Author(s): Mohn WW, Mertens B, Neufeld JD, Verstraete W, de Lorenzo V
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Abstract Hexachlorocyclohexane (HCH)-degrading bacteria are believed to mediate natural attenuation of HCH contamination and have potential for active bioremediation processes. This study addressed the very limited understanding of the distribution, diversity and substrate specificity of such bacteria from 13 soil samples, varying in levels of HCH contamination, from four sites in Spain. Hexachlorocyclohexane removal occurred in 16 of 36 enrichment cultures. Hexachlorocyclohexane-degrading populations were clearly associated with HCH-contaminated soils, and populations growing on the delta-HCH isomer were only found in soil contaminated with delta-HCH. beta-Hexachlorocyclohexane was persistent in enrichment cultures, and there was no evidence for populations growing on beta-HCH. From alpha- and gamma-HCH enrichment cultures, nine HCH-degrading isolates were obtained, which were all Sphingomonas spp. Attempts to isolate organisms from delta-HCH enrichment cultures failed. None of the isolates grew on HCH as a sole organic substrate in pure culture. All isolates degraded alpha- and gamma-HCH, and most degraded beta-HCH. delta-Hexachlorocyclohexane inhibited growth of most isolates, but could be degraded by cell suspensions of at least four strains. Denaturing gradient gel electrophoresis indicated that the isolates represented predominant populations in the enrichment cultures, but additional predominant populations, including some Pseudomonas spp., could not be isolated.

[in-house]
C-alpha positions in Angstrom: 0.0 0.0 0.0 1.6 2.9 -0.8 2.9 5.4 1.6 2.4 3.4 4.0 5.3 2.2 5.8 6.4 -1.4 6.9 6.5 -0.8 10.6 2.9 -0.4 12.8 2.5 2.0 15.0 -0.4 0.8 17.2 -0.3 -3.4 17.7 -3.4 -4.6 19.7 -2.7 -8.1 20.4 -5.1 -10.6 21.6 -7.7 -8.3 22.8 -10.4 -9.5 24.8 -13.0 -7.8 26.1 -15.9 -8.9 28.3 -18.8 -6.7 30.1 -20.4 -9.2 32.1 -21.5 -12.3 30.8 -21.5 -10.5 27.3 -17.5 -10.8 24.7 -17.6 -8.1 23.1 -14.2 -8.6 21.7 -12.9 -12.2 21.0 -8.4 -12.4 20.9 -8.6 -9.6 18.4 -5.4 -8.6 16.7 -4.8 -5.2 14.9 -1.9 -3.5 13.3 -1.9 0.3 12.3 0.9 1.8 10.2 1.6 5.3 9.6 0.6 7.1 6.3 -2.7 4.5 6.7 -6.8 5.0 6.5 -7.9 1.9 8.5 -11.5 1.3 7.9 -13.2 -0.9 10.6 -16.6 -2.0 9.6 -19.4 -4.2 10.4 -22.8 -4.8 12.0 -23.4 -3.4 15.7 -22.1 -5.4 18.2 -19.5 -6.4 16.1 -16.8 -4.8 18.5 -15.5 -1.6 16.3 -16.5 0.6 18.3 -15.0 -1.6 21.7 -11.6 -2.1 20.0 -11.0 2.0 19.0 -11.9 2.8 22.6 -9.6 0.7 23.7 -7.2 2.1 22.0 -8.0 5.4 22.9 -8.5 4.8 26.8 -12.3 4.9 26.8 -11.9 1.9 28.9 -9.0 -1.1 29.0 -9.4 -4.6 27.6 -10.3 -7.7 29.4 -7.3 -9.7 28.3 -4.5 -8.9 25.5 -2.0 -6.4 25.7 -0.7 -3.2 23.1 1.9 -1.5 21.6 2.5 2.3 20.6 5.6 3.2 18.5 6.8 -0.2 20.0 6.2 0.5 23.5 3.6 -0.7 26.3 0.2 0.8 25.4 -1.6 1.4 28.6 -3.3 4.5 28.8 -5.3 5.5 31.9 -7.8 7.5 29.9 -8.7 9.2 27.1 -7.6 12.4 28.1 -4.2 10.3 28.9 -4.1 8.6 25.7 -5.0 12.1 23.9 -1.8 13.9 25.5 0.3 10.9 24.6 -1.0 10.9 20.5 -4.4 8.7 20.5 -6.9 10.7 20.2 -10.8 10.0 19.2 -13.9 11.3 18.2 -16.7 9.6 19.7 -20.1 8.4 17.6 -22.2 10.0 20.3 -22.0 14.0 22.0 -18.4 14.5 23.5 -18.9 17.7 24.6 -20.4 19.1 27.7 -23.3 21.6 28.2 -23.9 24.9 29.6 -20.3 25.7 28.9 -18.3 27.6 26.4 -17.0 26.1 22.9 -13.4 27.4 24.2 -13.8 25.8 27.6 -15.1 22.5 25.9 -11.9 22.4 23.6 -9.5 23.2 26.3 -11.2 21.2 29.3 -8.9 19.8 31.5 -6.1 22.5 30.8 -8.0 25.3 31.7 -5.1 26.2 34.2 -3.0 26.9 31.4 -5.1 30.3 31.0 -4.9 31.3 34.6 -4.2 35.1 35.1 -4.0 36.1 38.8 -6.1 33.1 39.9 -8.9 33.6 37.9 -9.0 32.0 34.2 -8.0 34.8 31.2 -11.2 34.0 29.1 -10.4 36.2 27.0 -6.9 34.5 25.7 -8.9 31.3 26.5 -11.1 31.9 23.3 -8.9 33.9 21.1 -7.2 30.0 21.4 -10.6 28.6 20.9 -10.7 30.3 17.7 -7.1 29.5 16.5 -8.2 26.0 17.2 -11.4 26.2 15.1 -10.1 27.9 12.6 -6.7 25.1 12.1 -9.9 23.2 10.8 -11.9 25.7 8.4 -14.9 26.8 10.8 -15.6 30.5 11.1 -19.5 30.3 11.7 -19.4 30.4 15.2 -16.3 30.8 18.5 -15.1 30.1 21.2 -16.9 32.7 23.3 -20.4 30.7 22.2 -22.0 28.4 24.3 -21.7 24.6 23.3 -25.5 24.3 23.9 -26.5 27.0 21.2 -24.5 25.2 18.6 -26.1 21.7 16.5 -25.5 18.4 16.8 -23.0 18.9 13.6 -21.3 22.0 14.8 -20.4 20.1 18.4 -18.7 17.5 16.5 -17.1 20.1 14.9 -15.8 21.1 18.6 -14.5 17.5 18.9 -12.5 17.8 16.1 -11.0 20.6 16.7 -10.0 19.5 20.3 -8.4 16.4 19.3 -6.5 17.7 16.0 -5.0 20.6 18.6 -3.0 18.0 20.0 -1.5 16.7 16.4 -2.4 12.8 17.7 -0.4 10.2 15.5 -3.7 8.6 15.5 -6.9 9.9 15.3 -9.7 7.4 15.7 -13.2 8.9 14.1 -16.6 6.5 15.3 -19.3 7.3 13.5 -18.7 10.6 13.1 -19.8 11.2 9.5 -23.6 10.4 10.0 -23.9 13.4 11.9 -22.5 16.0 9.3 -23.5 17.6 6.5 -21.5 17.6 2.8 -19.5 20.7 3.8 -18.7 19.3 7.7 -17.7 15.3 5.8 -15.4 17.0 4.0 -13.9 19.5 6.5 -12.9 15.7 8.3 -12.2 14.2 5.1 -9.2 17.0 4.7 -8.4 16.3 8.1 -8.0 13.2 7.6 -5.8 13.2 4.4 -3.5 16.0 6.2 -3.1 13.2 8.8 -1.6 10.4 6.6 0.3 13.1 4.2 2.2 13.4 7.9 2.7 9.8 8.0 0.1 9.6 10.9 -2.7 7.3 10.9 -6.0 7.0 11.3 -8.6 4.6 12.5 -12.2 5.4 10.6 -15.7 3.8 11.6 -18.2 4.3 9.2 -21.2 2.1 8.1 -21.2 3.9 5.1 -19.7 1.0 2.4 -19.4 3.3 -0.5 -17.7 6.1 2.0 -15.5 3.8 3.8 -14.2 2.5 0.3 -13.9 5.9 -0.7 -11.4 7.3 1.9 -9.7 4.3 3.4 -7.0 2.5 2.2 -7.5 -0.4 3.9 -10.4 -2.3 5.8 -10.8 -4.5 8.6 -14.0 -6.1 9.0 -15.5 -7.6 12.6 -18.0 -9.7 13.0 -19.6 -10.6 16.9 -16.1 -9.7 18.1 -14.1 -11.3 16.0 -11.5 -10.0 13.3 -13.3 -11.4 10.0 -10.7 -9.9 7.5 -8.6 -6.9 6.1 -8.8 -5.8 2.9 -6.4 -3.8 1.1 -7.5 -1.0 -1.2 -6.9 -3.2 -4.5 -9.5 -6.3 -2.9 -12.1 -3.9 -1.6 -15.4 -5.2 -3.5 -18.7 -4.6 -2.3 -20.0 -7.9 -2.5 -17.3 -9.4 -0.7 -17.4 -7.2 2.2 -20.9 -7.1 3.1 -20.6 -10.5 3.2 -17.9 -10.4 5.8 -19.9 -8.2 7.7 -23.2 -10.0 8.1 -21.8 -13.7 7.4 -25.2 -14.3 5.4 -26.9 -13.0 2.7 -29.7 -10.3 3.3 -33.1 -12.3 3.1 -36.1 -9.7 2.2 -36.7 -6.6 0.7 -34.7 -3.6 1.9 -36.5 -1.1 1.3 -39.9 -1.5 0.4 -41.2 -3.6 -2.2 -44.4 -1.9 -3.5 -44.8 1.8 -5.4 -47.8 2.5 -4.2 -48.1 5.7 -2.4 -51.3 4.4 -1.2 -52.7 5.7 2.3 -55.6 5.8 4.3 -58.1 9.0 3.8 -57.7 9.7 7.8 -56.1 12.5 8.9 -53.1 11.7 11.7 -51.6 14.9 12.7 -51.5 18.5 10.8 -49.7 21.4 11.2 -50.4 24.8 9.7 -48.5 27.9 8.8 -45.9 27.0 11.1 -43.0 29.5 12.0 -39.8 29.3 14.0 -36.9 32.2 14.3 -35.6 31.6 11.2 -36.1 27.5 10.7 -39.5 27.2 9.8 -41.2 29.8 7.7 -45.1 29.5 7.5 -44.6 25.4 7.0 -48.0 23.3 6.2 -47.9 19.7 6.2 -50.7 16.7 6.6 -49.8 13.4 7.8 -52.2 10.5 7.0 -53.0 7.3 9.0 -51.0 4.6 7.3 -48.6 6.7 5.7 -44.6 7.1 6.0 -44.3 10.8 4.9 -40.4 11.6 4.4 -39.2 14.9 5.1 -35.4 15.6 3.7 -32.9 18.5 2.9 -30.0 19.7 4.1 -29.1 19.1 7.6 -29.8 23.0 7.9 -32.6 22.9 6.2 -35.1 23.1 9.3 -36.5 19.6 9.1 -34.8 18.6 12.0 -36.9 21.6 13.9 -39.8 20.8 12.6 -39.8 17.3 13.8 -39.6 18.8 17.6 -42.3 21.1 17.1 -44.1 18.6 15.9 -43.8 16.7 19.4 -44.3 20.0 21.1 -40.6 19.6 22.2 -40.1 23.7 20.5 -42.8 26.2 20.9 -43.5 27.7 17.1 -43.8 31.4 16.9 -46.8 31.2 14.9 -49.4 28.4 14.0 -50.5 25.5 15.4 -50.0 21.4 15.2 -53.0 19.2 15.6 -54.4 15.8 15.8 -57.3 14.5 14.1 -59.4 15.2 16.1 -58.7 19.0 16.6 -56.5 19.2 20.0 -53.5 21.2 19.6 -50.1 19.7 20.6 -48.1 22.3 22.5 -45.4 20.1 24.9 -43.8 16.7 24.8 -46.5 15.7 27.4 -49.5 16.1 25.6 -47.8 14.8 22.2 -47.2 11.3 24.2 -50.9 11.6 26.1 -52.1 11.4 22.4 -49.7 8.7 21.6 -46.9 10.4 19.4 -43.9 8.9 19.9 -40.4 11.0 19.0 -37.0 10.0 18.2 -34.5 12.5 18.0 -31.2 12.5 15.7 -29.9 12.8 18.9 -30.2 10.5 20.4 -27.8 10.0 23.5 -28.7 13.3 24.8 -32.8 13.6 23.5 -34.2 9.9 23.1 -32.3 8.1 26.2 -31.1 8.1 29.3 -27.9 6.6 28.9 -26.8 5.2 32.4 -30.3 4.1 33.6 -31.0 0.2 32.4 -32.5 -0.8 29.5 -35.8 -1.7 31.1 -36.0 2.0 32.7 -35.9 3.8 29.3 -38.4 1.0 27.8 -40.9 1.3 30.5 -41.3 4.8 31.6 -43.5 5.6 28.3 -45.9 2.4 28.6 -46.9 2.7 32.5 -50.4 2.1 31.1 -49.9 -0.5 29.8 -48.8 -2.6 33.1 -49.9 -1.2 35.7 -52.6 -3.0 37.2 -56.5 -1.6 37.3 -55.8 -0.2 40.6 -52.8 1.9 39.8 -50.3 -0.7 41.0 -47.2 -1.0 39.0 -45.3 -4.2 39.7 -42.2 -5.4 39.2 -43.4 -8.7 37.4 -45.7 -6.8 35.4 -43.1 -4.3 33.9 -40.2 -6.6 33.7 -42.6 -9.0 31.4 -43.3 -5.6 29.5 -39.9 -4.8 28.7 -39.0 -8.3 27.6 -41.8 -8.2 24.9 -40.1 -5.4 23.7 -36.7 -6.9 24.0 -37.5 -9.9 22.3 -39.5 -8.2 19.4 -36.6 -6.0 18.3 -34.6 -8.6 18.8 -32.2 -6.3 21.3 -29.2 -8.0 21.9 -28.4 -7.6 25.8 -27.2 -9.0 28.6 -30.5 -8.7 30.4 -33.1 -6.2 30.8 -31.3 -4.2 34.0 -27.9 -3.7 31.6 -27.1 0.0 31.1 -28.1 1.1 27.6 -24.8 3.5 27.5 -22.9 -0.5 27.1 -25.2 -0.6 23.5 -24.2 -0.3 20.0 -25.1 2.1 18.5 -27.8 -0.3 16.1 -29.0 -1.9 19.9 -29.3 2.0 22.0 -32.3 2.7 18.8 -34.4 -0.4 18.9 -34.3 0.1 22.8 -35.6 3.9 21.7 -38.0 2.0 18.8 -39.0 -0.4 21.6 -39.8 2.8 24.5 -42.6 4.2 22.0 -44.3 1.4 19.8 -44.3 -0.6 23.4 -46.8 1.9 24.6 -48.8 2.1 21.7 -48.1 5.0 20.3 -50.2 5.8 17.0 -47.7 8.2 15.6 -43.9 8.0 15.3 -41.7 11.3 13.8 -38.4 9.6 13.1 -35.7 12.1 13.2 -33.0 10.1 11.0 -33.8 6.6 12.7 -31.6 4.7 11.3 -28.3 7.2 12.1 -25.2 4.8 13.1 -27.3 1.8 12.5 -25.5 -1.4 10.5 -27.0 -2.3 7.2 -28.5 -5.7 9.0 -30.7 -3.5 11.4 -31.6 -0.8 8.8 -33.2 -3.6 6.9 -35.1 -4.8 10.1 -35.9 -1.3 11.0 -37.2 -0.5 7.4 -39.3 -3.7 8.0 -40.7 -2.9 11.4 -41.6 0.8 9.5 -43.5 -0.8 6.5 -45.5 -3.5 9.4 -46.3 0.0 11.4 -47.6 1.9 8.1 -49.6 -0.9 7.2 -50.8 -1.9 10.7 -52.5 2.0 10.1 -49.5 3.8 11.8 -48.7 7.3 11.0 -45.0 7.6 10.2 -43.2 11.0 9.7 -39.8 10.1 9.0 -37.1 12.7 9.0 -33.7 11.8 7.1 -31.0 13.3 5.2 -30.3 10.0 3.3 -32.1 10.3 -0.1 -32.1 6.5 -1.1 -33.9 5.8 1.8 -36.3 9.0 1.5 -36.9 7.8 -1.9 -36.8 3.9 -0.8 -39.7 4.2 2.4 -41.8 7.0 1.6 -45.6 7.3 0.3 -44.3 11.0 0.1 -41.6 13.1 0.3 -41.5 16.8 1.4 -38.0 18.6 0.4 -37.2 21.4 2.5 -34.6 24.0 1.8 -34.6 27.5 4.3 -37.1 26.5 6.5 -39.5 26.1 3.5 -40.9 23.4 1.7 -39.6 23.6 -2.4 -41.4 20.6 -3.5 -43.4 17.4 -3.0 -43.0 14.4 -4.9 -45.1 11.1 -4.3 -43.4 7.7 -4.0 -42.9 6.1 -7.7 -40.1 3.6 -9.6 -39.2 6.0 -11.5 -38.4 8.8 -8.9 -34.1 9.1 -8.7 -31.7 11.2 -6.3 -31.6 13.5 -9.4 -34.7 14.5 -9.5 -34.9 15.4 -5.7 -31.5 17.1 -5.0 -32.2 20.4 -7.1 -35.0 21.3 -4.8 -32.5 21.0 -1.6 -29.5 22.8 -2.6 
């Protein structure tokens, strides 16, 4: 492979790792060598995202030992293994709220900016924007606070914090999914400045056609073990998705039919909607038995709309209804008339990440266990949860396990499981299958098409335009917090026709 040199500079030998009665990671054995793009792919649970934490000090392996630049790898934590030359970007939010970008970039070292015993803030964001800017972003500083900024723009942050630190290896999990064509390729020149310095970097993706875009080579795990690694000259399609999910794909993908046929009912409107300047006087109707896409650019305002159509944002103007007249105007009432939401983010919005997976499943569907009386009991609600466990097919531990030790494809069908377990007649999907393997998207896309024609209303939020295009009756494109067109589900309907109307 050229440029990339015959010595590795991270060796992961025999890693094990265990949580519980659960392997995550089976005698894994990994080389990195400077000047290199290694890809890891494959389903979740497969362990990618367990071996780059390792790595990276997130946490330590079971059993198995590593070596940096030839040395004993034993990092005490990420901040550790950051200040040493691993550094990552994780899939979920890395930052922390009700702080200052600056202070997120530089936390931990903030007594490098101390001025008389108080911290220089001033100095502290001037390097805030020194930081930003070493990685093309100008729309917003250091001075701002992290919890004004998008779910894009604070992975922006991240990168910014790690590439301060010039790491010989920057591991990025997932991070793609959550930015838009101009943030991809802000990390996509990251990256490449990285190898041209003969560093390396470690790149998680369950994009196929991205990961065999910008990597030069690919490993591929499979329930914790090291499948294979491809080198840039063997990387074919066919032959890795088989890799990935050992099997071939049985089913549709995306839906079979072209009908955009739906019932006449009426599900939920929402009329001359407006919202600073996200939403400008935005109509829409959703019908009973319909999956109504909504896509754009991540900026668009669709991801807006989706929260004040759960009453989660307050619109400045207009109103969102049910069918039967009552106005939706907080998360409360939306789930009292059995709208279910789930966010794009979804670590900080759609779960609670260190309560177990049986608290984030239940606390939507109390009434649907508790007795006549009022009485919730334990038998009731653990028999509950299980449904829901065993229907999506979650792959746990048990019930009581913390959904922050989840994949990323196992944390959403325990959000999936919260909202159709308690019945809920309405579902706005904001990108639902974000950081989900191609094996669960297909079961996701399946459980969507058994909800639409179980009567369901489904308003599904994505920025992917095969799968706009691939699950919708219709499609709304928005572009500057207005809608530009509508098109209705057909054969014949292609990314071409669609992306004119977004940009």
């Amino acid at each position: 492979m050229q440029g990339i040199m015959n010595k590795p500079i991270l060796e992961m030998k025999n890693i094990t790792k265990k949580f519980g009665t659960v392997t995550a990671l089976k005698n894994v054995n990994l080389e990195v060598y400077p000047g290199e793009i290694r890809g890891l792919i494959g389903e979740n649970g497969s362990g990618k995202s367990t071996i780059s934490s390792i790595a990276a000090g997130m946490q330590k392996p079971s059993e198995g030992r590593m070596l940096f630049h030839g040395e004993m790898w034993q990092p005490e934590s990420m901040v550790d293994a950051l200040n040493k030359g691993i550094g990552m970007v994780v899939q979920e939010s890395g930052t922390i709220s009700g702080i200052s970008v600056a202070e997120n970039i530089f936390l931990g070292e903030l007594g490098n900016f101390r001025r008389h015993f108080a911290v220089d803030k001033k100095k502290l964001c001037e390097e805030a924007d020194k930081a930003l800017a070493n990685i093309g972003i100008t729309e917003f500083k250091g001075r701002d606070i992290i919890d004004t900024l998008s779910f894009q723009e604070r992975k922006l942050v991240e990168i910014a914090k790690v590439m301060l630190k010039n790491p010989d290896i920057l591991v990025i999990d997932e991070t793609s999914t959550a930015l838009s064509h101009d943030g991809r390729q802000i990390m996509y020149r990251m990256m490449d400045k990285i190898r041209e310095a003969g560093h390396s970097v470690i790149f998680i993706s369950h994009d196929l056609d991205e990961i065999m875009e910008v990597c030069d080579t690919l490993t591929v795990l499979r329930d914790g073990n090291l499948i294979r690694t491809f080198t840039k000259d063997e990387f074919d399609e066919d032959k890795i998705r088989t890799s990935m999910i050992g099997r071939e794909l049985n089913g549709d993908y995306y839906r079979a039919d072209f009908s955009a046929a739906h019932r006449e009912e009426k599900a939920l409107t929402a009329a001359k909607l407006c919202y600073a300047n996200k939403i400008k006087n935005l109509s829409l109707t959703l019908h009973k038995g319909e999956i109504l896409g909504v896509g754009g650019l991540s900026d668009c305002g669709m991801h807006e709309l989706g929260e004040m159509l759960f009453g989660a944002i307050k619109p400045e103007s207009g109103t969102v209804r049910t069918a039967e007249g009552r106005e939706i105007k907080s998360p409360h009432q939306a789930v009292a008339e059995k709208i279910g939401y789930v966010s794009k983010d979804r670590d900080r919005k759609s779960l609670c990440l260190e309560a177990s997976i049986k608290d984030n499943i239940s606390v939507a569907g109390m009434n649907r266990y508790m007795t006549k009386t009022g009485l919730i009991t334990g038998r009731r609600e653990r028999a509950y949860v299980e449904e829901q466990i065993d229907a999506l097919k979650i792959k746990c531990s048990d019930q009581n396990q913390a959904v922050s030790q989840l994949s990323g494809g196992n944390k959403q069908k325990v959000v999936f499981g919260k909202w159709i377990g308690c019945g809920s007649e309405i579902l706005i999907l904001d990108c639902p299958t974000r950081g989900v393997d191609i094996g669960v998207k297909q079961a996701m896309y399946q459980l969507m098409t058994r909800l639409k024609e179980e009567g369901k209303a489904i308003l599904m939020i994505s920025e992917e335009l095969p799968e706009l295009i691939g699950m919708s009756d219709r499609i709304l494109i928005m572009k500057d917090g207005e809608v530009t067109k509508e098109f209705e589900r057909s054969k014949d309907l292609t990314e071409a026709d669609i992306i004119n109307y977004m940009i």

This article was published in Environ Microbiol
and referenced in Journal of Bioremediation & Biodegradation